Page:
December 6, 2021

Volume XI, Number 340

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December 03, 2021

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FTC Reaffirms that IoT Devices Must Comply with COPPA

The Internet of Things (“IoT”) can be thought of as a group of different devices that can communicate with each other, perhaps over a network such as the internet.  Recently, the Federal Trade Commission (“FTC”) made clear that its Children’s Online Privacy Protection Rule (the “COPPA Rule”) would continue to be applicable to new business models, including “the growing list of connected devices that make up the Internet of Things. That includes connected toys and other products intended for children that collect personal information, like voice recordings or geolocation data.”

To assist companies in complying with their COPPA obligations, the FTC has released an updated Six Step Compliance Plan. These steps are:

Step 1: Determine if Your Company is a Website or Online Service that Collects Personal Information from Kids Under 13.

Step 2: Post a Privacy Policy that Complies with COPPA.

Step 3: Notify Parents Directly Before Collecting Personal Information from Their Kids.

Step 4: Get Parents’ Verifiable Consent Before Collecting Personal Information from Their Kids.

Step 5: Honor Parents’ Ongoing Rights with Respect to Personal Information Collected from Their Kids.

Step 6: Implement Reasonable Procedures to Protect the Security of Kids’ Personal Information.

Chart: Limited Exceptions to COPPA’s Verifiable Parental Consent Requirement

Notably, per Step 1, the FTC has made it clear that COPPA defines “Website or Online Service” broadly, to include “mobile apps that send or receive information online (like network-connected games, social networking apps, or apps that deliver behaviorally-targeted ads), internet-enabled gaming platforms, plug-ins, advertising networks, internet-enabled location-based services, voice-over internet protocol services, connected toys or other Internet of Things devices.” A key takeaway for companies everywhere is that, if your service collects personal information from kids under 13, it is unlikely that the FTC will be swayed by an argument that your service is not subject to the COPPA Rule. Instead, entitles would be wise to either limit their data collection activities such that personal information is not collected, or take the time to understand and comply with their COPPA obligations from the outset.

If your IoT device or app does collect personal information from kids under 13, “verifiable parental consent” is the most important compliance concept, and also tricky to implement. There are exceptions to this “verifiable parental consent” requirement in the COPPA Rule, but those exceptions are limited and reliance on any exception should only be done with careful consideration of your collection practices and the COPPA Rule.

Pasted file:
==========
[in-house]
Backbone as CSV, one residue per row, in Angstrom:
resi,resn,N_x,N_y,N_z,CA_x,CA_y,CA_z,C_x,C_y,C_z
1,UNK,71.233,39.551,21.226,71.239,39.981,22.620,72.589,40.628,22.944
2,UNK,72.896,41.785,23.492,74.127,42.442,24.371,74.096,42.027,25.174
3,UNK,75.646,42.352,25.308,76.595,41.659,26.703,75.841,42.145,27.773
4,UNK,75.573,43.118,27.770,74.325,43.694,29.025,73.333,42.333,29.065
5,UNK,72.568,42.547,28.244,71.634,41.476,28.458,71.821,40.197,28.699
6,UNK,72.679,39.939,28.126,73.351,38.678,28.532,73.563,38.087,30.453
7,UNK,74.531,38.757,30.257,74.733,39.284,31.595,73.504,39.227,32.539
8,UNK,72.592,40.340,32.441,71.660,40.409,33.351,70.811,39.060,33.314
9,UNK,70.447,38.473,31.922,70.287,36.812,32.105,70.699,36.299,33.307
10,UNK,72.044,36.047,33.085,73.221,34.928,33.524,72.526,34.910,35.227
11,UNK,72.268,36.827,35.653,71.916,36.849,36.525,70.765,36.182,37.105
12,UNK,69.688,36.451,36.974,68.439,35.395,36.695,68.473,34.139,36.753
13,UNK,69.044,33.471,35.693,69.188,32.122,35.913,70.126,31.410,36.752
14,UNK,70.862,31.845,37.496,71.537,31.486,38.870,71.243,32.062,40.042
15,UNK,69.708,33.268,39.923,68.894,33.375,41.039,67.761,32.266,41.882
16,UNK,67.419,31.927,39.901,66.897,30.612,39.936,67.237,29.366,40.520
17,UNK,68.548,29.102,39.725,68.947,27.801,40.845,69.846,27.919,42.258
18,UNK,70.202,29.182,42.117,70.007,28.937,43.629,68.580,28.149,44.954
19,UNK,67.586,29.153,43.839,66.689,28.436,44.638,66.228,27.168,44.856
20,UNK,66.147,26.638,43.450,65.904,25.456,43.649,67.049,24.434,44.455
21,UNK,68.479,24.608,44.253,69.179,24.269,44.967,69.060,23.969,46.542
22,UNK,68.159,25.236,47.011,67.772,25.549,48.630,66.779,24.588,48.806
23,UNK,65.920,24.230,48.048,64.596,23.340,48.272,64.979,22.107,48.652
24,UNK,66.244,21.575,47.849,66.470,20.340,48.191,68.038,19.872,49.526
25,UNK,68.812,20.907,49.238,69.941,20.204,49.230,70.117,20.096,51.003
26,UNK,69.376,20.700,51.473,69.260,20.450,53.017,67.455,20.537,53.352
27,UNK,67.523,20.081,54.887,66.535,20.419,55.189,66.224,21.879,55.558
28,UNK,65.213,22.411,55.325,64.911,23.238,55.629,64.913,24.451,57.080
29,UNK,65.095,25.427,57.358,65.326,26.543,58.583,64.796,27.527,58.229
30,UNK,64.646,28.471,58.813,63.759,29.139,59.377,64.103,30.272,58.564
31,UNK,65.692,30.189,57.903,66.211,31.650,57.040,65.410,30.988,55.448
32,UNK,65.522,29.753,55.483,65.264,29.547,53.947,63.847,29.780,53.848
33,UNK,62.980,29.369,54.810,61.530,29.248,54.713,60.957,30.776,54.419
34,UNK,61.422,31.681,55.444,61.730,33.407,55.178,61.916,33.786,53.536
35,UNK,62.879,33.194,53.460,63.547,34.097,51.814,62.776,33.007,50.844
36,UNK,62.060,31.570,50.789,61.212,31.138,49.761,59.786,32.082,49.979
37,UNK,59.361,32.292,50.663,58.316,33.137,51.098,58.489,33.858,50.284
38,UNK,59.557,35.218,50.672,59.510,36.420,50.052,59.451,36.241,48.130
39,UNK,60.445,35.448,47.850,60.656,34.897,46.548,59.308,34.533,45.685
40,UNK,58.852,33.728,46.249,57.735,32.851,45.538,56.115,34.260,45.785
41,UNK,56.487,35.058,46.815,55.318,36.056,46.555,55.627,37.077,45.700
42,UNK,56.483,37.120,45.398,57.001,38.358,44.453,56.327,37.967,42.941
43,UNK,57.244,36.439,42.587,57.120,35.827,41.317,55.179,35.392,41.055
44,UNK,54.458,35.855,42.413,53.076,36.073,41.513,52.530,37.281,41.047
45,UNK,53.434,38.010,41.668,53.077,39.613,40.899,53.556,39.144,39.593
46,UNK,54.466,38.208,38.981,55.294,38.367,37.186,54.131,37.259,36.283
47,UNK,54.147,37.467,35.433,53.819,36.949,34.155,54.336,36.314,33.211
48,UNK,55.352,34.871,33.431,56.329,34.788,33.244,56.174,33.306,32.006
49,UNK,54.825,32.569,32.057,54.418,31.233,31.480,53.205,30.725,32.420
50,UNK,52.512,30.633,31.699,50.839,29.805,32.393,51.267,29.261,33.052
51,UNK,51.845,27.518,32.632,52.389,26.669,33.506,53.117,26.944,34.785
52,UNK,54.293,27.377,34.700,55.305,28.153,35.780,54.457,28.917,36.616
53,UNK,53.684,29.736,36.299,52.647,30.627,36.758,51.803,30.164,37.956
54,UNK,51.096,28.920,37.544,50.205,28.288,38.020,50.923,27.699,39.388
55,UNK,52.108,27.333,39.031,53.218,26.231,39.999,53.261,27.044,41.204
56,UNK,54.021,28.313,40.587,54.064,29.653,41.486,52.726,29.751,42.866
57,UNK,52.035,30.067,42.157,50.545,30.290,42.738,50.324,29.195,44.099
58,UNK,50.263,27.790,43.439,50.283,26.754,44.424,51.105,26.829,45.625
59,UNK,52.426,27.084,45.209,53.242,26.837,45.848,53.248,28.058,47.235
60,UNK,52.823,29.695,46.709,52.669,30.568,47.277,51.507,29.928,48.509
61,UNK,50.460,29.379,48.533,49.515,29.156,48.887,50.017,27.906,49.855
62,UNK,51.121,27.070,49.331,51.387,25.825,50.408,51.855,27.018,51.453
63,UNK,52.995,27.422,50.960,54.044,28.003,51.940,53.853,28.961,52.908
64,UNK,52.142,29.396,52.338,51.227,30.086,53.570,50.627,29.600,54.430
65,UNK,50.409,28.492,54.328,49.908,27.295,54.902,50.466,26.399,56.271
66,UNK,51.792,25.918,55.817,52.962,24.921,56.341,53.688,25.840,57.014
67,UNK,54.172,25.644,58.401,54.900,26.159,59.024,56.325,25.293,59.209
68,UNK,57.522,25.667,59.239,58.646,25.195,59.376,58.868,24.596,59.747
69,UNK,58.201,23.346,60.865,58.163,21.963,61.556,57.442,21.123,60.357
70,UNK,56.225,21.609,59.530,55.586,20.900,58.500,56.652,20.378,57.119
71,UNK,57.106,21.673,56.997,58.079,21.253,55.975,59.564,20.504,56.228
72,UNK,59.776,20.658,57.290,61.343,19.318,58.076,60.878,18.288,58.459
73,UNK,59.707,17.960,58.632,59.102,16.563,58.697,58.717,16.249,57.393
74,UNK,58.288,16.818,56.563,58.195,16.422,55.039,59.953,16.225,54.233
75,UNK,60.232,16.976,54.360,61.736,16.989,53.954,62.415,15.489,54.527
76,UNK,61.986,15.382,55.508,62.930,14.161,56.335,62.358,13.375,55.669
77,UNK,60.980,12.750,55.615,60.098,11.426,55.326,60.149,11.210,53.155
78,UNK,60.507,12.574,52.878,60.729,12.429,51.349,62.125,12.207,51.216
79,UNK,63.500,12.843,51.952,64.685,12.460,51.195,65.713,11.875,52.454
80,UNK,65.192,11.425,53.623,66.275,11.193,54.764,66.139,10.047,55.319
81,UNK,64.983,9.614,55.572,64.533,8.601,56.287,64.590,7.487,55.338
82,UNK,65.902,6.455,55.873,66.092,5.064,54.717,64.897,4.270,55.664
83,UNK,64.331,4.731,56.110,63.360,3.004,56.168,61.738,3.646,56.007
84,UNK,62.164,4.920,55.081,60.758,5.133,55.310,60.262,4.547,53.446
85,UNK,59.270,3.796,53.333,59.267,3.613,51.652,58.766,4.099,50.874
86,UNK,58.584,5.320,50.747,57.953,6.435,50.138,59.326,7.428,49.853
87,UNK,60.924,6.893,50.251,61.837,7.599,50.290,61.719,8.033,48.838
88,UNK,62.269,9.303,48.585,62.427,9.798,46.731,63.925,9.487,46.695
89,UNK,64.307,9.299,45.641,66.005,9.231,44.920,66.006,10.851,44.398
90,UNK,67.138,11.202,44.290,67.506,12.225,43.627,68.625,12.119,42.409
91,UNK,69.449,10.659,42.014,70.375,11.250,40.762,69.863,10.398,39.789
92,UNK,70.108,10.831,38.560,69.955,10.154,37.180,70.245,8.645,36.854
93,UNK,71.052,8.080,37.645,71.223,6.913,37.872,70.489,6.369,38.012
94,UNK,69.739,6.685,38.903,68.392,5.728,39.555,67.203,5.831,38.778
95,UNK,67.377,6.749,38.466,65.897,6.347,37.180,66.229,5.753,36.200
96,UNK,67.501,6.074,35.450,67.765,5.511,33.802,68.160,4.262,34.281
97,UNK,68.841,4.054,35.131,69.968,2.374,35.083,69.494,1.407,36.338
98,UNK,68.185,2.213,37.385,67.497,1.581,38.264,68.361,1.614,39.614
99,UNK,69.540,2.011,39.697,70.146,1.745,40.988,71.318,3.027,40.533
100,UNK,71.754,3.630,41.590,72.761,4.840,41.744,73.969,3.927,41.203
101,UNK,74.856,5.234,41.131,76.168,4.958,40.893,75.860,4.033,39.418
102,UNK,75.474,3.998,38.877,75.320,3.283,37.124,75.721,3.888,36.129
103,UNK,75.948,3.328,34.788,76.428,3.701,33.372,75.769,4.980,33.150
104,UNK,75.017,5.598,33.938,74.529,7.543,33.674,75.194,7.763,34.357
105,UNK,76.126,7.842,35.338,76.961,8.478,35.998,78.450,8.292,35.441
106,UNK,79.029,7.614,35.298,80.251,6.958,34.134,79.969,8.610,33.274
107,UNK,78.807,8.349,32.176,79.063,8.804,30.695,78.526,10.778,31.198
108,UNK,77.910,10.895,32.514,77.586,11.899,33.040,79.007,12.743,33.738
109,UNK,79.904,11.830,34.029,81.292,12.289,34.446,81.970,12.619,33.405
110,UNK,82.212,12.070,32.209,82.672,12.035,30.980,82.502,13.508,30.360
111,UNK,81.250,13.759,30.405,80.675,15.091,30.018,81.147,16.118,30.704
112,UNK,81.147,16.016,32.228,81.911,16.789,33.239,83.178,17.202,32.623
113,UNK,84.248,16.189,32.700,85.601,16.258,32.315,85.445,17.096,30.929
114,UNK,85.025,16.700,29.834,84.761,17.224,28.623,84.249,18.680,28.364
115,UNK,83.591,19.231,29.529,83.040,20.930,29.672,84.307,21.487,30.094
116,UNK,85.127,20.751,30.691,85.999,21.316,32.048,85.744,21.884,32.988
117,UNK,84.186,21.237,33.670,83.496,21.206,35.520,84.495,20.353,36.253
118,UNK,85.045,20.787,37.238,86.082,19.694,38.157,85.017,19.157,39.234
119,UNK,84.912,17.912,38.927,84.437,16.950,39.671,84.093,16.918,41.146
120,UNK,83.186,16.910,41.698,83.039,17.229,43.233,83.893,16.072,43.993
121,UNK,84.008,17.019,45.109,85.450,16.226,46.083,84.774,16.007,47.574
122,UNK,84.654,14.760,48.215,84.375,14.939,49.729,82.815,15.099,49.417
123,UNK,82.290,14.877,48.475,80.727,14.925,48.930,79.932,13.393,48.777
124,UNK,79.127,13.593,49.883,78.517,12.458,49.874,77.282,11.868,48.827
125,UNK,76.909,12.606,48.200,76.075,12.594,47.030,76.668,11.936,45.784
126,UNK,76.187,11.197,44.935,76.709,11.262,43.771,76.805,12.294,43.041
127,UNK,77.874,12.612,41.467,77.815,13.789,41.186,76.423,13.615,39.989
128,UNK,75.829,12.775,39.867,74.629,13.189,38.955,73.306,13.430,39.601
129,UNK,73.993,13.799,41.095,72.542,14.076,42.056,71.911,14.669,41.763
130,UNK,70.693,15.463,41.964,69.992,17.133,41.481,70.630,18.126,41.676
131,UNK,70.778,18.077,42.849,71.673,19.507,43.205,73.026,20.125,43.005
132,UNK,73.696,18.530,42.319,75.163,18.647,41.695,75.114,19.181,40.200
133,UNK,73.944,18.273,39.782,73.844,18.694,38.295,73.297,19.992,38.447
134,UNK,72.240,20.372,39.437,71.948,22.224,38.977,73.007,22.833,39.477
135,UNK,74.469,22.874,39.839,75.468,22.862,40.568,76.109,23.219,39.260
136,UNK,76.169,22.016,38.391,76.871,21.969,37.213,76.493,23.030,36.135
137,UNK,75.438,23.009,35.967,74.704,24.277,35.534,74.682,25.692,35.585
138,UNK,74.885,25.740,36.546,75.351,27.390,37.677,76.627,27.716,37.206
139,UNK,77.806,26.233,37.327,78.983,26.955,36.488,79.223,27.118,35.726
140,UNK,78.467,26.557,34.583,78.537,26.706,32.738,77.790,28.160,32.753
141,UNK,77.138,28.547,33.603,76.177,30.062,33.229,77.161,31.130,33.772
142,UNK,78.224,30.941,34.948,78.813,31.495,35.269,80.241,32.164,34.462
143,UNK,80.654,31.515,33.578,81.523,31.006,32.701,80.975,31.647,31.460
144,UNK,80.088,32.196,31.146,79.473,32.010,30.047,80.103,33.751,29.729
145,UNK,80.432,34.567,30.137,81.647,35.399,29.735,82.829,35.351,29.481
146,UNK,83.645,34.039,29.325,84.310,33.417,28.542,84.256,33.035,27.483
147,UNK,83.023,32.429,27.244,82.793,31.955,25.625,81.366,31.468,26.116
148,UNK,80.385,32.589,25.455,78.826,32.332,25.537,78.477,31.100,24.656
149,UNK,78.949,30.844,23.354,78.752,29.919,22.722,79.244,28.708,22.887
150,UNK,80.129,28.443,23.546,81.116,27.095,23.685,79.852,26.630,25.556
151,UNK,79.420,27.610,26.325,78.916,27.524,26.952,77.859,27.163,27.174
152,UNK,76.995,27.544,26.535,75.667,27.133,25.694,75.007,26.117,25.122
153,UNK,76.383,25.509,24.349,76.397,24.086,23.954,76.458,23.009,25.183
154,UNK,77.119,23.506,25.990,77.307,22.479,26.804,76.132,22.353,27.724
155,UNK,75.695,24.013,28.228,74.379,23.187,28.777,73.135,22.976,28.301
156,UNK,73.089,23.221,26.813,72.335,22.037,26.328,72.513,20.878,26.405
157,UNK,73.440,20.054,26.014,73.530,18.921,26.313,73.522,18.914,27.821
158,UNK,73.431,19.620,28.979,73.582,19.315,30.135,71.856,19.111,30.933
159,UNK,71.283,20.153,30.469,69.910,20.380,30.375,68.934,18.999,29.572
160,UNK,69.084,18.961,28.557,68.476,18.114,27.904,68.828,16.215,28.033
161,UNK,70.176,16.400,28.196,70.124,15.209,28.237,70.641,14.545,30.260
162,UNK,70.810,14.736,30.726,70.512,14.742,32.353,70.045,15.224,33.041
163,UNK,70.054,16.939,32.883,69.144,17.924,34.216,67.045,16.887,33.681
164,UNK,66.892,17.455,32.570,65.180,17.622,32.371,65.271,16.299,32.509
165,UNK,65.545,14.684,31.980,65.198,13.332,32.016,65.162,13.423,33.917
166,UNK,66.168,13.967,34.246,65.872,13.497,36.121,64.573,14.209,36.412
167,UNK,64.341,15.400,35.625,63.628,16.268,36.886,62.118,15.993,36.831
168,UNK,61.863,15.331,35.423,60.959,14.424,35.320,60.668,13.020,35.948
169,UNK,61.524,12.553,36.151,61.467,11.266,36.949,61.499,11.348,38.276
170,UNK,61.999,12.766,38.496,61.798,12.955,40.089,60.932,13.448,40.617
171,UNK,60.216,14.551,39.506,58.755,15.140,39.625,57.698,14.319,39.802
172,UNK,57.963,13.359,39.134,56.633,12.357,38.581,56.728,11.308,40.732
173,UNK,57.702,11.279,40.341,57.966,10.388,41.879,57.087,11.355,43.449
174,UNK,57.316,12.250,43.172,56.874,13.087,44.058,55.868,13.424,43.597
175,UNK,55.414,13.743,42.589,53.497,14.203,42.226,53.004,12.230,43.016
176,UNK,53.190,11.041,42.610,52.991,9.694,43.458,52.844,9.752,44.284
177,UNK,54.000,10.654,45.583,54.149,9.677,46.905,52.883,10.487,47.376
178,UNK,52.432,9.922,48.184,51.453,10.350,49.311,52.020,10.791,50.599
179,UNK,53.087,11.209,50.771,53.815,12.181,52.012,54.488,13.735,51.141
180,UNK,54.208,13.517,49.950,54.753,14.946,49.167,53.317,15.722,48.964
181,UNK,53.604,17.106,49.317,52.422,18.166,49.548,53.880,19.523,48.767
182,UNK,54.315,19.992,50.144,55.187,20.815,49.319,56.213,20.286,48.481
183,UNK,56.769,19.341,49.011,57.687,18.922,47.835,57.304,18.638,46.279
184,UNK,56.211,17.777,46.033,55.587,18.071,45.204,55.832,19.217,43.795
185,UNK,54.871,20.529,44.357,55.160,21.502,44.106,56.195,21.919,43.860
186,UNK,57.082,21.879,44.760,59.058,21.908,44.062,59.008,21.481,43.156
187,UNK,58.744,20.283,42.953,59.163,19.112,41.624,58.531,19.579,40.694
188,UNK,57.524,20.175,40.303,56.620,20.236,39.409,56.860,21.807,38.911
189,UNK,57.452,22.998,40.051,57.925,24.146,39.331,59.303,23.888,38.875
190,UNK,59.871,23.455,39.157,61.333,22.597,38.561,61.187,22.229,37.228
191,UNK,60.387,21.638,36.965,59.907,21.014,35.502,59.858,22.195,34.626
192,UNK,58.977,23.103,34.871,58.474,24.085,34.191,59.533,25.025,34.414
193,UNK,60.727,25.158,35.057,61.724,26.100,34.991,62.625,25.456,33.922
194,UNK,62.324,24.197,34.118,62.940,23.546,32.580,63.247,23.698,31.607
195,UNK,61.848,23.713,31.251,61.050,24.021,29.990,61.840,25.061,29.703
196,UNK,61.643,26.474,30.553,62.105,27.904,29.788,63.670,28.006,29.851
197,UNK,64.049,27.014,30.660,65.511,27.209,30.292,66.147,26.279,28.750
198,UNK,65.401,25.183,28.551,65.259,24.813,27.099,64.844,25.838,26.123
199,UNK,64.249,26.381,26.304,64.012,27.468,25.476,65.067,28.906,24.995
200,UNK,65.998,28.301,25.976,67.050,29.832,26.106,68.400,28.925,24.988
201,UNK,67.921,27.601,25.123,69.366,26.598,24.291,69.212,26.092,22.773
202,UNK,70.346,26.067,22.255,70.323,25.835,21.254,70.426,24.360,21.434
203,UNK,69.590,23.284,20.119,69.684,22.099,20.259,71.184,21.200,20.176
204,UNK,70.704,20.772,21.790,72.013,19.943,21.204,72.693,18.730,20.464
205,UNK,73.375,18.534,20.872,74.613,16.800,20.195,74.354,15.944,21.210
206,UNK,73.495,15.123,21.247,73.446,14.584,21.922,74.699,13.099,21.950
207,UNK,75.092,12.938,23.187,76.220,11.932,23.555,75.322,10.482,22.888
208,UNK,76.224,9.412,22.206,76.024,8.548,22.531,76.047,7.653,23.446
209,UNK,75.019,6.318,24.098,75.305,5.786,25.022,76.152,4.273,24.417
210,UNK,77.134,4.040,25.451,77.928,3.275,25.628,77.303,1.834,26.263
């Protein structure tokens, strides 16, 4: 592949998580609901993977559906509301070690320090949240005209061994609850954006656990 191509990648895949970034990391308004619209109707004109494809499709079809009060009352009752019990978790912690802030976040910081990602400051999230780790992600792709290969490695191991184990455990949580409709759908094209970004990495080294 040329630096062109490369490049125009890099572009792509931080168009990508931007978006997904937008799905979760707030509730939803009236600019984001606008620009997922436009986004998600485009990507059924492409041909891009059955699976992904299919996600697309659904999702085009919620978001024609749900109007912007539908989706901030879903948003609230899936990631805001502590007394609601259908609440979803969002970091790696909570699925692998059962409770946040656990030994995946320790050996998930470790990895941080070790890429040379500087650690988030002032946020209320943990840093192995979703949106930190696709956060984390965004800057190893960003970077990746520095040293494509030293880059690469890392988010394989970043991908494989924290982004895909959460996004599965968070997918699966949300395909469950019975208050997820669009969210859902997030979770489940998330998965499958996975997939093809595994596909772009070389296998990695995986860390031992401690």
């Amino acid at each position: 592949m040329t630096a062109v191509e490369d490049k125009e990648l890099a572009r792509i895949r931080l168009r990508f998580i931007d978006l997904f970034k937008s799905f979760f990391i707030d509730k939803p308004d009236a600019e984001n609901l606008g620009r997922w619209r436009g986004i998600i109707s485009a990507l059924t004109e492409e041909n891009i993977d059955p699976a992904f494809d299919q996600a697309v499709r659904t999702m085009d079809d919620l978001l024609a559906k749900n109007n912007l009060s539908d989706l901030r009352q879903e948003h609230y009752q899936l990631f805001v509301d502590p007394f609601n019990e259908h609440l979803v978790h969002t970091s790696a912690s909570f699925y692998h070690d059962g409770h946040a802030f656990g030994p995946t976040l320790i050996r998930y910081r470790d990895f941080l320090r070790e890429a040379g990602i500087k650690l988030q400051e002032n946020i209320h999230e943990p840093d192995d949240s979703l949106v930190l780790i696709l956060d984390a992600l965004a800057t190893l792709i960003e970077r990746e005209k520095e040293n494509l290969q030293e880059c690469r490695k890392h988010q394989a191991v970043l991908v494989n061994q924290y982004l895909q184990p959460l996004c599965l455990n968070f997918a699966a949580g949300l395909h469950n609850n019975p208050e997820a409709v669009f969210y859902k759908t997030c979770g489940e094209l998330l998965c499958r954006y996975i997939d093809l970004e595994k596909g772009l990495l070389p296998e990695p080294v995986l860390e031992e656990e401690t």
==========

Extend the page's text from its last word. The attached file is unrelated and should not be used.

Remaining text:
Similarly, the FBI has warned consumers, regarding Internet connected toys presenting privacy concerns for children. Companies may wish to pay particular attention to the recommendations that the FBI has for consumers, as many of them involve the consumer researching whether the company has used basic measures to protect the privacy of children that use these toys, including using authentication and encryption as well as providing for security patches at the device level. Companies may wish to consider whether these suggestions could form part of the basis for a reasonable standard of care, and whether, given their IoT devices “use case,” a failure to support one or more of these measures could subject them to additional liability.

©1994-2021 Mintz, Levin, Cohn, Ferris, Glovsky and Popeo, P.C. All Rights Reserved.National Law Review, Volume VII, Number 201
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About this Author

Brian H. Lam, Mintz Levin, software licensing lawyer, vendor agreements attorney
Associate

Brian Lam is a member of Mintz’s Privacy & Security Practice and Technology Transactions Practice. Brian focuses his practice on providing practical advice that enables companies to pursue their business in a competitive environment while reducing risk associated with the collection, use, storage, transfer, and potential loss of data. He frequently negotiates complex data-centric information technology agreements, and designs policies and corresponding controls for the implementation of best practices, compliance with state and federal law, and international considerations. He often...

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